Autumn gives way to winter. Migratory birds feast on our hedgerow fruits as sheep graze the meadows

Autumn has well and truly run its course, the leaves have all turned and mostly fallen and the days are getting very short. Winter has arrived at Clandon Wood. As usual at this time of year, a small flock of sheep have arrived to help keep the grass short. They’ve had a few weeks’ grazing in the West Meadow and will soon be moved into a fenced-off section in the East Meadow. There may only be seven of them but we’re already seeing the effects of their presence; the sward is looking lightly munched and birds are beginning to follow the flock around to forage for worms and insects disturbed by their hooves.

The sheep have arrived

In October we saw the first Redwings and Fieldfares arrive from Scandinavia, with many hundreds flying over on some days. Starlings, too, have been building in number, as migrant birds fly in to spend the winter here, bulking up the flocks of more local birds. Our hedgerows are a vital source of food for hungry birds at this time of year, particularly the migrant thrushes, which drop in to happily gobble up the berries. Unlike a lot of farmland hedges ours are not flailed but laid cyclically, meaning they are allowed to grow freely, flower and fruit for several years before laying. Each time the hedge is laid it gets denser and more vigorous, providing more food and shelter for all sorts of wildlife but also negating the need for any fencing to keep livestock in the fields.

Fieldfares

Another bird that is often seen in large numbers at this time of year is the humble Woodpigeon. It’s not uncommon on clear and crisp mornings in late October and November to see many hundreds or even thousands of them on the move overhead. It’s thought that these are mostly British birds simply flocking together to find good feeding areas but, as is the case with most of our resident species, they are probably joined by some birds from overseas.

It’s tempting to feel at this time of year that, as the meadows have been cut and the autumn colours on the trees have gone, that the landscape is now drab and devoid of colour. This couldn’t be further from the truth as the dramatic skyscapes of winter bring out the greens and browns in the meadows against the inky blue of the clouds. Look closer around the meadows and you will find there is still much in flower, from Knapweeds to Stork’s-bills. In one of our recently created ‘groves’ (the fenced-off areas you may have seen in the meadows) a young Gorse bush is in bloom as I write this. Their coconut-scented golden flowers add a wonderful dash of colour to even the dullest of days. Although the main flowering season is in spring, Gorse can and does flower at any time of year, hence the old country saying ‘when gorse is out of bloom, kissing is out of fashion’.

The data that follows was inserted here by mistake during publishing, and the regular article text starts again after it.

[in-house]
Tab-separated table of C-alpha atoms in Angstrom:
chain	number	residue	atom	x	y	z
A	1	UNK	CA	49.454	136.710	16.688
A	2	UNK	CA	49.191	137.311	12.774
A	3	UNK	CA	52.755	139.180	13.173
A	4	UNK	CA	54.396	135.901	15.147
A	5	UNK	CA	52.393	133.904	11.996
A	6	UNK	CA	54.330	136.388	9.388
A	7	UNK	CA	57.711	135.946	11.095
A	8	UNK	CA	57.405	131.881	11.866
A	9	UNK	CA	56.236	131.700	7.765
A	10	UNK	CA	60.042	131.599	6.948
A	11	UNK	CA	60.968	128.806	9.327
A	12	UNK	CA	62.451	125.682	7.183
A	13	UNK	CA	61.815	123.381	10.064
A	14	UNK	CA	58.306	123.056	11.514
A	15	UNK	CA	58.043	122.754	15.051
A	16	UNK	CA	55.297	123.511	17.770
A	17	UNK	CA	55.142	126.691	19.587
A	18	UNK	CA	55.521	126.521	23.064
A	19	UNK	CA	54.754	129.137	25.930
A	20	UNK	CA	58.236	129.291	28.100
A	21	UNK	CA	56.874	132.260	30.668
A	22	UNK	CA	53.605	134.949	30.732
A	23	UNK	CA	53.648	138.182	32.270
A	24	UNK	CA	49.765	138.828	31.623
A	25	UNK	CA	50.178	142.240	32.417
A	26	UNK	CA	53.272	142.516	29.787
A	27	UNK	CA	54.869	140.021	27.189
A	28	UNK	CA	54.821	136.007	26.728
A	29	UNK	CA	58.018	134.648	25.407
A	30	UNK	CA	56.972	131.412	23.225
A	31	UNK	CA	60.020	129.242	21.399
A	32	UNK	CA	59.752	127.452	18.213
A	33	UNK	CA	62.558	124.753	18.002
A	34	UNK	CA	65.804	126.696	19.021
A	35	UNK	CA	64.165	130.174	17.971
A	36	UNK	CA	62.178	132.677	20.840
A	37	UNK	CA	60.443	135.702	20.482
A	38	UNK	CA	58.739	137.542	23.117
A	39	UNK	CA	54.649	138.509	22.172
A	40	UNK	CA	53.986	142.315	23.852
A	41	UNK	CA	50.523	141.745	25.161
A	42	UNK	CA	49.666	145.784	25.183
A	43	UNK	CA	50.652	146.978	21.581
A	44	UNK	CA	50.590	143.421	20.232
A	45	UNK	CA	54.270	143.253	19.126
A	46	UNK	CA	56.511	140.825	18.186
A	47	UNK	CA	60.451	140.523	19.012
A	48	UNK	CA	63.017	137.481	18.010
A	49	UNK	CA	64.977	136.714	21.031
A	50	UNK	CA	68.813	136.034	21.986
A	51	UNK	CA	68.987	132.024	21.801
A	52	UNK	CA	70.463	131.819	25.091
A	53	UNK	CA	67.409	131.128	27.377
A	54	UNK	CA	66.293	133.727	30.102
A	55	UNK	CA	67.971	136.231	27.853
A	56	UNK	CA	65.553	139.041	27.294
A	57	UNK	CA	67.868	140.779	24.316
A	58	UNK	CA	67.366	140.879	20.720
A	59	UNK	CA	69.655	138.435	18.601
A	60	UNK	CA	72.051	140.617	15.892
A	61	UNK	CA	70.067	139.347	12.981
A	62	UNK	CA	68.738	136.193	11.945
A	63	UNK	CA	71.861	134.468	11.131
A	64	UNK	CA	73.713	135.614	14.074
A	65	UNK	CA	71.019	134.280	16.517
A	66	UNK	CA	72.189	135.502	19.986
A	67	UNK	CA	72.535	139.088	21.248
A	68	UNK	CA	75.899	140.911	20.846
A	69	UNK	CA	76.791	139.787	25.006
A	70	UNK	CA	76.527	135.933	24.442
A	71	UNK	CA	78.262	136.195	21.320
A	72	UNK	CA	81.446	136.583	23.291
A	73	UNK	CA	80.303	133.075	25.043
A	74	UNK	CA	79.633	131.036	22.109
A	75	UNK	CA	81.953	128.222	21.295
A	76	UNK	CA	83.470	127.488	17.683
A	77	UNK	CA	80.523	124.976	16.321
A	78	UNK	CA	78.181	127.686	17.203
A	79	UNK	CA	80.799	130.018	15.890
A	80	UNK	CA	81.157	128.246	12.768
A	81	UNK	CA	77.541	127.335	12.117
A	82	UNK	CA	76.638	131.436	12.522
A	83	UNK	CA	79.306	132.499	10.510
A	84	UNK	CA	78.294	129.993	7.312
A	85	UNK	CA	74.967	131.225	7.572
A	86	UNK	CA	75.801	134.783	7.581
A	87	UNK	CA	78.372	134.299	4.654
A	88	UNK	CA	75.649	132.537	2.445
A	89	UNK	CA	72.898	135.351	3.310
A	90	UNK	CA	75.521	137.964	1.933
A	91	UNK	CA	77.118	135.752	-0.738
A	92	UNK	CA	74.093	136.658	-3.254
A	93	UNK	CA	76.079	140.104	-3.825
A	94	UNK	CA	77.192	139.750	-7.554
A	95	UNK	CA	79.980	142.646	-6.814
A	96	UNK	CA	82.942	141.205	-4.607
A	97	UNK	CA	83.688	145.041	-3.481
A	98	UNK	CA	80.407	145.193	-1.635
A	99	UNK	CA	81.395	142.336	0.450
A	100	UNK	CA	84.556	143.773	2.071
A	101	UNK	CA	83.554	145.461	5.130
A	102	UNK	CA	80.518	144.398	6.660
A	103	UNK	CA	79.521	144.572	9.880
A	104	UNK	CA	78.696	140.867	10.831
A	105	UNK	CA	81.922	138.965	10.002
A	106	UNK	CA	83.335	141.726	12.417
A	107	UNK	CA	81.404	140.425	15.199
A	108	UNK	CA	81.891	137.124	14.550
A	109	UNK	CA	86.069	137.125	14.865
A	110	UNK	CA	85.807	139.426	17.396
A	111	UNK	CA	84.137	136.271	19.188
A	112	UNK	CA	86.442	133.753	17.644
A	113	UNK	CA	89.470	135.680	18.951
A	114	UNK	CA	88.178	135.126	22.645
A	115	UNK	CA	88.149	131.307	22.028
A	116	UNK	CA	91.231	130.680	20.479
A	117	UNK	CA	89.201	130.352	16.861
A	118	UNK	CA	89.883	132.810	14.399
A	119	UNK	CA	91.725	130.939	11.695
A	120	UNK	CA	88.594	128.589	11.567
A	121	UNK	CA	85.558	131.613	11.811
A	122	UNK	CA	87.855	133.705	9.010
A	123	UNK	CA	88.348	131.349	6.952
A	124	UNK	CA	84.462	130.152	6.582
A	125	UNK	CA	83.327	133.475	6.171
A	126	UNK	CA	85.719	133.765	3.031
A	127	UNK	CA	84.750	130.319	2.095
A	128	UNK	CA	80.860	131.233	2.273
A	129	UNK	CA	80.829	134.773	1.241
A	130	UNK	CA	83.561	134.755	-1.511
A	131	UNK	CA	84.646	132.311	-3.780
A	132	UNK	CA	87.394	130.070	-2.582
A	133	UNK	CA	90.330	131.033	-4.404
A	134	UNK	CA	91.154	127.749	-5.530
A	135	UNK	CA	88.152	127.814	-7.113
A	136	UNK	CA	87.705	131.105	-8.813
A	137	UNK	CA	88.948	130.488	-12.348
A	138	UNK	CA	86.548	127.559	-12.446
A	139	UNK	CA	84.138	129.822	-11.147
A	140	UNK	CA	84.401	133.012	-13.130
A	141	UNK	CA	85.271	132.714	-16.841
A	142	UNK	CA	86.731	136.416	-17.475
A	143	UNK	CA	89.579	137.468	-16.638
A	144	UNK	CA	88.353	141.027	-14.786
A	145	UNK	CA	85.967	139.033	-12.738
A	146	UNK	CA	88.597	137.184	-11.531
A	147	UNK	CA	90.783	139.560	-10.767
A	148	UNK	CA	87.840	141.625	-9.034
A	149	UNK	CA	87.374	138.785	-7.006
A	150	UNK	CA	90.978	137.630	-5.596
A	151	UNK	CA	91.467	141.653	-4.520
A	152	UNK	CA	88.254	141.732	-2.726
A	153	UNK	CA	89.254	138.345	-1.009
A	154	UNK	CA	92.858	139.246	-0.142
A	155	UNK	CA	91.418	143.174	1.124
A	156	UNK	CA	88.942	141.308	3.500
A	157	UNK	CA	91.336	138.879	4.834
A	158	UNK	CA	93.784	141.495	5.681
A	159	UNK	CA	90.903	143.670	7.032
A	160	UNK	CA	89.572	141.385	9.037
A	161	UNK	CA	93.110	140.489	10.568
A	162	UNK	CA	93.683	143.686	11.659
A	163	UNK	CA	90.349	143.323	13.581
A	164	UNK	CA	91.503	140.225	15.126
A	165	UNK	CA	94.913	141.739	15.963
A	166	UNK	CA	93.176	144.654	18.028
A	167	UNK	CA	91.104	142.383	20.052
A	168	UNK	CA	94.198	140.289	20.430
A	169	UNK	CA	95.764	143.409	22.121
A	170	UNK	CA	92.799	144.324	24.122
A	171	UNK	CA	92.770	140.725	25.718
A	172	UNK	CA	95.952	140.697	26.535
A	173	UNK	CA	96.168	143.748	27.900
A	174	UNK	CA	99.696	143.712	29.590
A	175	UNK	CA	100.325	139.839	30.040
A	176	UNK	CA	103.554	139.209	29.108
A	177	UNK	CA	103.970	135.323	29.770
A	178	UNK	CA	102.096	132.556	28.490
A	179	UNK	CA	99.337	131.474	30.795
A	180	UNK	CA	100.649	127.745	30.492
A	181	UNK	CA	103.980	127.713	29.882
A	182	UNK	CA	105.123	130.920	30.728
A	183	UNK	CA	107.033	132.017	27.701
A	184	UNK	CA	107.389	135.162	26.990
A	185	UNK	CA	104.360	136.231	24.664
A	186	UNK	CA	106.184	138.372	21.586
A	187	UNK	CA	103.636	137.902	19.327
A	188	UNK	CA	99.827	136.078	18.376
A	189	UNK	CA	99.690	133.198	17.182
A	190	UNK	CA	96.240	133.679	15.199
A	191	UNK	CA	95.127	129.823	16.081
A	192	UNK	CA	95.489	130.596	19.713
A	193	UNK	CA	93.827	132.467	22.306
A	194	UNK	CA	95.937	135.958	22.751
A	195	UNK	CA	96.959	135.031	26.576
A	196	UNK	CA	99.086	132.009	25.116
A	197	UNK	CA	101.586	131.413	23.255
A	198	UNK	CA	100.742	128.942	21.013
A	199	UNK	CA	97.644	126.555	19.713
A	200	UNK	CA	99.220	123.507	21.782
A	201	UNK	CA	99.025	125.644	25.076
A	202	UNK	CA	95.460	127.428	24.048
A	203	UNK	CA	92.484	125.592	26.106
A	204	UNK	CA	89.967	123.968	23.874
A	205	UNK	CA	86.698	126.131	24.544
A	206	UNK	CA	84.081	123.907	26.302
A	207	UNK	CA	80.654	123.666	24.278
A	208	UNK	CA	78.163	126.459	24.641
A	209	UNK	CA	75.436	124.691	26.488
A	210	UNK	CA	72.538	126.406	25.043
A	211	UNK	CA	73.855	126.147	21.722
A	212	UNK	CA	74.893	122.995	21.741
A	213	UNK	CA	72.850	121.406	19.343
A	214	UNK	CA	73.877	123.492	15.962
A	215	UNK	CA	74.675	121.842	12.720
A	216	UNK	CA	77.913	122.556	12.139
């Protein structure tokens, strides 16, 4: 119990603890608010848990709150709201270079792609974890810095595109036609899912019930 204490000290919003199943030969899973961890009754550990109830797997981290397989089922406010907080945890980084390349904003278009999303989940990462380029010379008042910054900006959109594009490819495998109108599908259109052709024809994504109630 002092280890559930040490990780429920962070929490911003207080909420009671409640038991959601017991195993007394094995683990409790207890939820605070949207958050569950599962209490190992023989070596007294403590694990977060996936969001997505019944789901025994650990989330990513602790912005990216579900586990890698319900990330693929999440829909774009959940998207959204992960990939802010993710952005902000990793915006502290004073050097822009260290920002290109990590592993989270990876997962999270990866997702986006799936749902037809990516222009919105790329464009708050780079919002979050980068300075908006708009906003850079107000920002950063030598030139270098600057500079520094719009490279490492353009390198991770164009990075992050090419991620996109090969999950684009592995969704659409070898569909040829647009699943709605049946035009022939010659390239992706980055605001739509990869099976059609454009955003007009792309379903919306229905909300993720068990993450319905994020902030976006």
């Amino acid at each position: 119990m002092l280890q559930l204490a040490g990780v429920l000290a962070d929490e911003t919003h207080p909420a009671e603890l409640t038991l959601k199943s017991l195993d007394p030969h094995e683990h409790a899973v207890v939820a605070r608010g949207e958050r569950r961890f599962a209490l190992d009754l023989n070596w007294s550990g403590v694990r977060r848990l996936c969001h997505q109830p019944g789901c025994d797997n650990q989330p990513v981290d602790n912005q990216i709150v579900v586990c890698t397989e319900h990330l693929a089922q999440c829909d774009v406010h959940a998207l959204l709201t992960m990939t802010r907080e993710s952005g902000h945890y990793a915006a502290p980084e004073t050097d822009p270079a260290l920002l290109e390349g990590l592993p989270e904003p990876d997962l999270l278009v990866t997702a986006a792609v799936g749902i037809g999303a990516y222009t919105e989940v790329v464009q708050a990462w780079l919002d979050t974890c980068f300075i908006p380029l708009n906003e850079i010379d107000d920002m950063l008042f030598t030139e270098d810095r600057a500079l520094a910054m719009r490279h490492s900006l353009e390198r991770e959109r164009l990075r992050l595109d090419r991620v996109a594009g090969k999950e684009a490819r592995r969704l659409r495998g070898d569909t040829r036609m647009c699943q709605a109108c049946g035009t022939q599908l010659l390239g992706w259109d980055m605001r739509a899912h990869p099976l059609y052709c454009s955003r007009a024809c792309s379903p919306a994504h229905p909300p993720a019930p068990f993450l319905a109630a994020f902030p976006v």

Gorse

A glance at either of the ponds at Clandon Wood may lead you to think that things are rather quiet at present, but there is still lots going on. We saw Common Darters egg-laying well into November and the larvae of many other dragonfly species will already be active under the water, feeding up ready to emerge next spring and summer. In terms of water birds the West Pond is still playing host to a single Little Grebe and we’ve had occasional visits from a Mute Swan or two, though the summer drought means the water level may still be a little low for them.

We’ve continued to capture footage of a Water Rail skulking around the edges of West Pond, though I’ve still yet to see it in the flesh. All attempts by a licensed bird ringer to try and catch this bird and ring it have failed, unfortunately, but it’s great to know it’s stuck around for a while now – clearly the habitat is to its liking. Another revelation from the trail camera here has been small numbers of Teal visiting during the night. The smallest of the dabbling ducks, this is another species that breeds in the UK in small numbers but the population is massively boosted in the winter by immigrants from Scandinavia, Siberia, Iceland and the near continent.

Teal

We are still seeing our little local gang of Roe Deer from time to time, often along the northern boundary of the site, and have also found footprints in some of the muddier areas of the site.

It’s getting rather late in the year now for the majority of insects but in November we still saw the odd Buff-tailed Bumblebee or butterfly including a Painted Lady on the 2nd. Even as we enter the depths of winter a mild, calm day and a bit of sunshine can be all it takes to coax a Red Admiral or one of the other overwintering species out of their winter hiding place. I have even seen one on New Year’s Eve before!

Painted Lady

Year on year, the benefits of our more sensitive style of land management here at Clandon Wood should become apparent. There can be few better indicators of this than our fungi population which I have certainly seen increase in just the three years I’ve been working here. Fungi perform a variety of vital roles in any ecosystem, from helping transfer nutrients from the soil to plants, to breaking down all sorts of organic matter. They are all around us in the soil and plants though only become visible when they produce fruiting bodies, some of which we know as mushrooms or toadstools, although fungi fruiting bodies can take on many forms. New species we have seen this autumn include White Dapperling and Meadow Puffball while regular favourites such as Shaggy Inkcap and Yellow Fieldcap have also been much in evidence.

White Dapperling on the bank in front of the office